A Stirring in the Noos
dB rating: 8/10
Release Date: May 12, 2017
John Frum are a death metal supergroup who take their name from a deity worshipped by a Melanesian cargo cult in the South Pacific. The John Frum movement was formed during WWII, when U.S. servicemen, stationed nearby, exposed the islanders to a bounty of consumer goods, medicines and foodstuffs. This material wealth and technological advancement blew their minds. They saw the hand of god at work. Listening to John Frum, you might see it, too. You may also consider their name a metaphor, with death metal as the indigenous culture, and John Frum enhancing it technically, offering an iconoclastic reinterpretation of an art form rooted in its own primitivism. Or maybe this is just what death metal would sound like now if the G.I.s had dropped Suffocation and Obituary records on 1940s Vanuatu.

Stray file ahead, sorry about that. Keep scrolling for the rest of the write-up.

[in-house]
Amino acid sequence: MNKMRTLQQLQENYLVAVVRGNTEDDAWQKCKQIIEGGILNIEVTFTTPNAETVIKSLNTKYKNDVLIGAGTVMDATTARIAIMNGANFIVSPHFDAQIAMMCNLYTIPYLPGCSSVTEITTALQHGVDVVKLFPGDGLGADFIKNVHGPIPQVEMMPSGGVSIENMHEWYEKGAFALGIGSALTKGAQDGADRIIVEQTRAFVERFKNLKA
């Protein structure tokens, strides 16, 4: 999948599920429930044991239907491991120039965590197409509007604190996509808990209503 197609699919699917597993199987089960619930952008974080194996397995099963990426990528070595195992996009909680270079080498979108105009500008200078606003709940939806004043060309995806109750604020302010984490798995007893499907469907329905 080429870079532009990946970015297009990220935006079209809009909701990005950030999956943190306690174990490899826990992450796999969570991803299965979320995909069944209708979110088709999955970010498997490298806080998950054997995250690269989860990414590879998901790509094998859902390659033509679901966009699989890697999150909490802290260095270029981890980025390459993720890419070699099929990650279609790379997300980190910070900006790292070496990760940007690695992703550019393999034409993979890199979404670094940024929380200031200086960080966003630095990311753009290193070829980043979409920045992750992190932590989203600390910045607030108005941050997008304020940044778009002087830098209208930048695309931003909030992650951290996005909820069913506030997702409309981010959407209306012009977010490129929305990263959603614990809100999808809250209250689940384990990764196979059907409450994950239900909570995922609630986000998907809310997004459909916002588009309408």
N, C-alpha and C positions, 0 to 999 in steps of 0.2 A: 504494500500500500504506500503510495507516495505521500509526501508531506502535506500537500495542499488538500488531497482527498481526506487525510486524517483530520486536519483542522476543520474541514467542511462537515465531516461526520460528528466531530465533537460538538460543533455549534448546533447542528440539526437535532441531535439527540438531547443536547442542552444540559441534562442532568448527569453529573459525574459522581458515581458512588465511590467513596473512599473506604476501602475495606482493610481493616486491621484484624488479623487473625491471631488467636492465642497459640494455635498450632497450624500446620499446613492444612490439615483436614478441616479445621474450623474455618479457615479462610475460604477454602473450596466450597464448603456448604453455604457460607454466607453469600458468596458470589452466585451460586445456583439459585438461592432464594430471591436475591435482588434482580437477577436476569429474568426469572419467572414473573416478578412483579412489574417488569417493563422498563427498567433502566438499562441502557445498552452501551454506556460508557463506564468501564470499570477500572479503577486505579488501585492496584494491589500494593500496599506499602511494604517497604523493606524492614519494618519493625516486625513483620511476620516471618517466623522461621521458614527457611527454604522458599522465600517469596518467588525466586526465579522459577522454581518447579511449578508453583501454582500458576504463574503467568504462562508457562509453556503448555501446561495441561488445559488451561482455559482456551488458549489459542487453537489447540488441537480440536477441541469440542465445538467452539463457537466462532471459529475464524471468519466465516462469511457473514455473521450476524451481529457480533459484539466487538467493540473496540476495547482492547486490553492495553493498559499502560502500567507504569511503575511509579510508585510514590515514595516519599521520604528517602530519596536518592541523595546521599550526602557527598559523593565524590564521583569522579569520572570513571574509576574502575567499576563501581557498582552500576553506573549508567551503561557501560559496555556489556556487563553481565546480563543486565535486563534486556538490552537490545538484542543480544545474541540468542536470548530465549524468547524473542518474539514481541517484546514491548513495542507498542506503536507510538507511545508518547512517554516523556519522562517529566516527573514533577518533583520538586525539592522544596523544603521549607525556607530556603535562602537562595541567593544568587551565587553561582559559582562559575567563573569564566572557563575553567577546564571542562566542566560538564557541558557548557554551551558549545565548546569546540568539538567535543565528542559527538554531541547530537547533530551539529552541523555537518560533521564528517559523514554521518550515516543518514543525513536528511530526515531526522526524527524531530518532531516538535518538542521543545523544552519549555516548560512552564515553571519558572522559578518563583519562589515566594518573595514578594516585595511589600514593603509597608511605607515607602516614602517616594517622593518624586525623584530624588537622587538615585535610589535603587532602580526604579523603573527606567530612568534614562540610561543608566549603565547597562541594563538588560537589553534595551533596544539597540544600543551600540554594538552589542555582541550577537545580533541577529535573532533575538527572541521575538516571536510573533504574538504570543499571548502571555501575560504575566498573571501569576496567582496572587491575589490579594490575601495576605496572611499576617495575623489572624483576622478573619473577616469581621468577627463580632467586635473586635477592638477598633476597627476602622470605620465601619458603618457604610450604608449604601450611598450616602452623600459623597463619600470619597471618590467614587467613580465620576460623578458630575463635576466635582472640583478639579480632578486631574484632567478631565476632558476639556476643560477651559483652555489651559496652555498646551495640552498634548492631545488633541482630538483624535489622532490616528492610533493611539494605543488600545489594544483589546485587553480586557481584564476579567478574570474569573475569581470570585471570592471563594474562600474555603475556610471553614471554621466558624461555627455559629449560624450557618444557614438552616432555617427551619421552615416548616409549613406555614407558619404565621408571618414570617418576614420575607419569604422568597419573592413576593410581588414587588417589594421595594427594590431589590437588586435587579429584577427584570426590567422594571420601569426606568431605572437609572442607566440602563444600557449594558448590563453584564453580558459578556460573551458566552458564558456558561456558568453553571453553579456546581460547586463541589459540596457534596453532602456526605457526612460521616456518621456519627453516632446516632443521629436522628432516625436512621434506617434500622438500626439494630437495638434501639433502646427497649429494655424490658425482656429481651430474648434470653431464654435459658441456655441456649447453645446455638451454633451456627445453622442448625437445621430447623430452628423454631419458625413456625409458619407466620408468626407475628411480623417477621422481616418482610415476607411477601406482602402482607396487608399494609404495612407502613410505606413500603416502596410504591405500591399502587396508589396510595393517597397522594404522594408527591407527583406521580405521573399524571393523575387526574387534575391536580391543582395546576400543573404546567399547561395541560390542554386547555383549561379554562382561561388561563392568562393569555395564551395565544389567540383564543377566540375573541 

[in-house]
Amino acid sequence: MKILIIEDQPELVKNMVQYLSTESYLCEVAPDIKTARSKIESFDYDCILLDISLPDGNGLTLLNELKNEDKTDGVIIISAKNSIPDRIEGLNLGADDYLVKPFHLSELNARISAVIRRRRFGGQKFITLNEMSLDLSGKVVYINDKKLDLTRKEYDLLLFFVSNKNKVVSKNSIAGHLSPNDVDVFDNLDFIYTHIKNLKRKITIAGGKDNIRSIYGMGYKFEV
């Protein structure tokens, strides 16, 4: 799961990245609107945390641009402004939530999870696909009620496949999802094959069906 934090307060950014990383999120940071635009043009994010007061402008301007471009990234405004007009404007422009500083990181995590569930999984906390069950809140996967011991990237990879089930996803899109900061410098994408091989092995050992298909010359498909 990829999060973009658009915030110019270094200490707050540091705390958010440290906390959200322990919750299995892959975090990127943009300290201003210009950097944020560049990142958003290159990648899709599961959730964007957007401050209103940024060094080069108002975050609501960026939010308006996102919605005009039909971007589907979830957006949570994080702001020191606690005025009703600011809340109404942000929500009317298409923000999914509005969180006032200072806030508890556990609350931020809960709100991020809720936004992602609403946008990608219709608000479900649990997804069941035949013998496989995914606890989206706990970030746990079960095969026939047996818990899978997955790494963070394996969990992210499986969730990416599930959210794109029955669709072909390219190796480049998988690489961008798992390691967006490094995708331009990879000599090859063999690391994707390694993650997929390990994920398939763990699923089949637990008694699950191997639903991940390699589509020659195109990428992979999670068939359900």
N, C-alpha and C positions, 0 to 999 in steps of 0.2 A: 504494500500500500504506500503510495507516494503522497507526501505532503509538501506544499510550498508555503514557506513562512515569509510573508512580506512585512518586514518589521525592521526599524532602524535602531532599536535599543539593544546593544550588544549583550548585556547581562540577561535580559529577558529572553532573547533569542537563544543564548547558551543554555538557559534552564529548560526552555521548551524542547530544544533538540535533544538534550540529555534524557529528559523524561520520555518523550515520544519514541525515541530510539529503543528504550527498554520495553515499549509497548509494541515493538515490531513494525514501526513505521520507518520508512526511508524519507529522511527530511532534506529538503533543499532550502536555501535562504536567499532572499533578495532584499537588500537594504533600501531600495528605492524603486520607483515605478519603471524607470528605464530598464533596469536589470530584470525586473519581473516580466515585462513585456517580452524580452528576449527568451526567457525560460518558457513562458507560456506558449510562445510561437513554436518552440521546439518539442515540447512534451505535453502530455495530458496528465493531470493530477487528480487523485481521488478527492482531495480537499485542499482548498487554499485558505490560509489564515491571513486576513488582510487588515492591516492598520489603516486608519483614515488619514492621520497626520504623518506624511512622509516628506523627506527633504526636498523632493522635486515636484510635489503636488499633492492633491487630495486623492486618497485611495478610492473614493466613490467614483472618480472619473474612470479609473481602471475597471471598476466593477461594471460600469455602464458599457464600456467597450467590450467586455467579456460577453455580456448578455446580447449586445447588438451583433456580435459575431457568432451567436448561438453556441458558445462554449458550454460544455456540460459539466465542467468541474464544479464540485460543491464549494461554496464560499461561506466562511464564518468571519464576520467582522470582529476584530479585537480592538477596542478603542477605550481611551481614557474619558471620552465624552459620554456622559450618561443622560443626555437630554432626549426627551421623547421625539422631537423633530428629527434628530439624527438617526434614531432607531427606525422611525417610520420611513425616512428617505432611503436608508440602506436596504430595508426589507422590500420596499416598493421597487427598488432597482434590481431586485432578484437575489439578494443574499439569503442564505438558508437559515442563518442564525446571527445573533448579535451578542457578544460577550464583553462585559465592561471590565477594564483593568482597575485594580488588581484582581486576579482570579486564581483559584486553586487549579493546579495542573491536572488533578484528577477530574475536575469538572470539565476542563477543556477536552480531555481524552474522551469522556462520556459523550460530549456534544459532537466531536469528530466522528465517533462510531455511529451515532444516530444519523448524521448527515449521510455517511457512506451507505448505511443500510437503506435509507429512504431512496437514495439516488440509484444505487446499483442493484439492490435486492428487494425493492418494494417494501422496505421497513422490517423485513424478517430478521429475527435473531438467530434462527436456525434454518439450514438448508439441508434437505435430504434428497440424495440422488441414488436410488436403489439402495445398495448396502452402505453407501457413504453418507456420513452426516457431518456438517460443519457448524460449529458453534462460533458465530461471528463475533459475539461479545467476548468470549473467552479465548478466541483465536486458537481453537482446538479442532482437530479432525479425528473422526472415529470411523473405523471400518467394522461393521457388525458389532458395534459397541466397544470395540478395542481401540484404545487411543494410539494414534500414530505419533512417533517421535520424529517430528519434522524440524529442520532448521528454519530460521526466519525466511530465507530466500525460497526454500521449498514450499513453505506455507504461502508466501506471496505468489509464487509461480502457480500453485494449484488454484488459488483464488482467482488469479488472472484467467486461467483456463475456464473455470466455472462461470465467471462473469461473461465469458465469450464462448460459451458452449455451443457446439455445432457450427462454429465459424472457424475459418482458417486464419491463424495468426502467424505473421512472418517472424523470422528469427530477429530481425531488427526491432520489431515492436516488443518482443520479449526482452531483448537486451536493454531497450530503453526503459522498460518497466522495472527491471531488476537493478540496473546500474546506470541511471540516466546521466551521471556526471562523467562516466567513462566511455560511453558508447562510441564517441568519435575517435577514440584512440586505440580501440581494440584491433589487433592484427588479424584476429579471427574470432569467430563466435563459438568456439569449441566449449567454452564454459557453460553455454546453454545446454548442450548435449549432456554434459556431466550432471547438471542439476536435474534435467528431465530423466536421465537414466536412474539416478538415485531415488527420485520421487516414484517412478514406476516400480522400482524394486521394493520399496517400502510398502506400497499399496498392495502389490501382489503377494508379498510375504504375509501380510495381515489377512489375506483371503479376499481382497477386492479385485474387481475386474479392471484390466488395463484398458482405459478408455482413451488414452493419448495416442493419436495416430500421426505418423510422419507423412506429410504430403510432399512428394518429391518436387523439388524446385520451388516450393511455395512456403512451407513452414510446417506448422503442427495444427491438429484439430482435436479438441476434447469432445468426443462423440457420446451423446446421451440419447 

For their part, John Frum regard themselves as “patron saints of altered states” and, sounding like a Ken Russell hallucination away from orthodox death metal, that seems apt. Comprising Matt Hollenberg on guitar, Eli Litwin on drums, Liam Wilson on bass and Derek Rydquist on vocals, John Frum were always going to jumble death metal’s grammar. Here, they incorporate Khanate-esque doom clang, weird post-metal angst and jazzy noodling to sauce the stew. There’s a fidgety, improvisational feel, too, trace elements from Hollenberg’s work with John Zorn and Wilson’s with the Dillinger Escape Plan. Altogether it makes for an alien and challenging album, intermittently brutal, psychedelic, brooding, but always apocalyptic. Meanwhile, back on Tanna, Vanuatu, the men paint “U.S.A.” across their chests, praying their American messiah returns to rain Coca-Cola, Tylenol, iPhones, etc. upon them. May he deliver them this record, too.
— Jonathan Horsley
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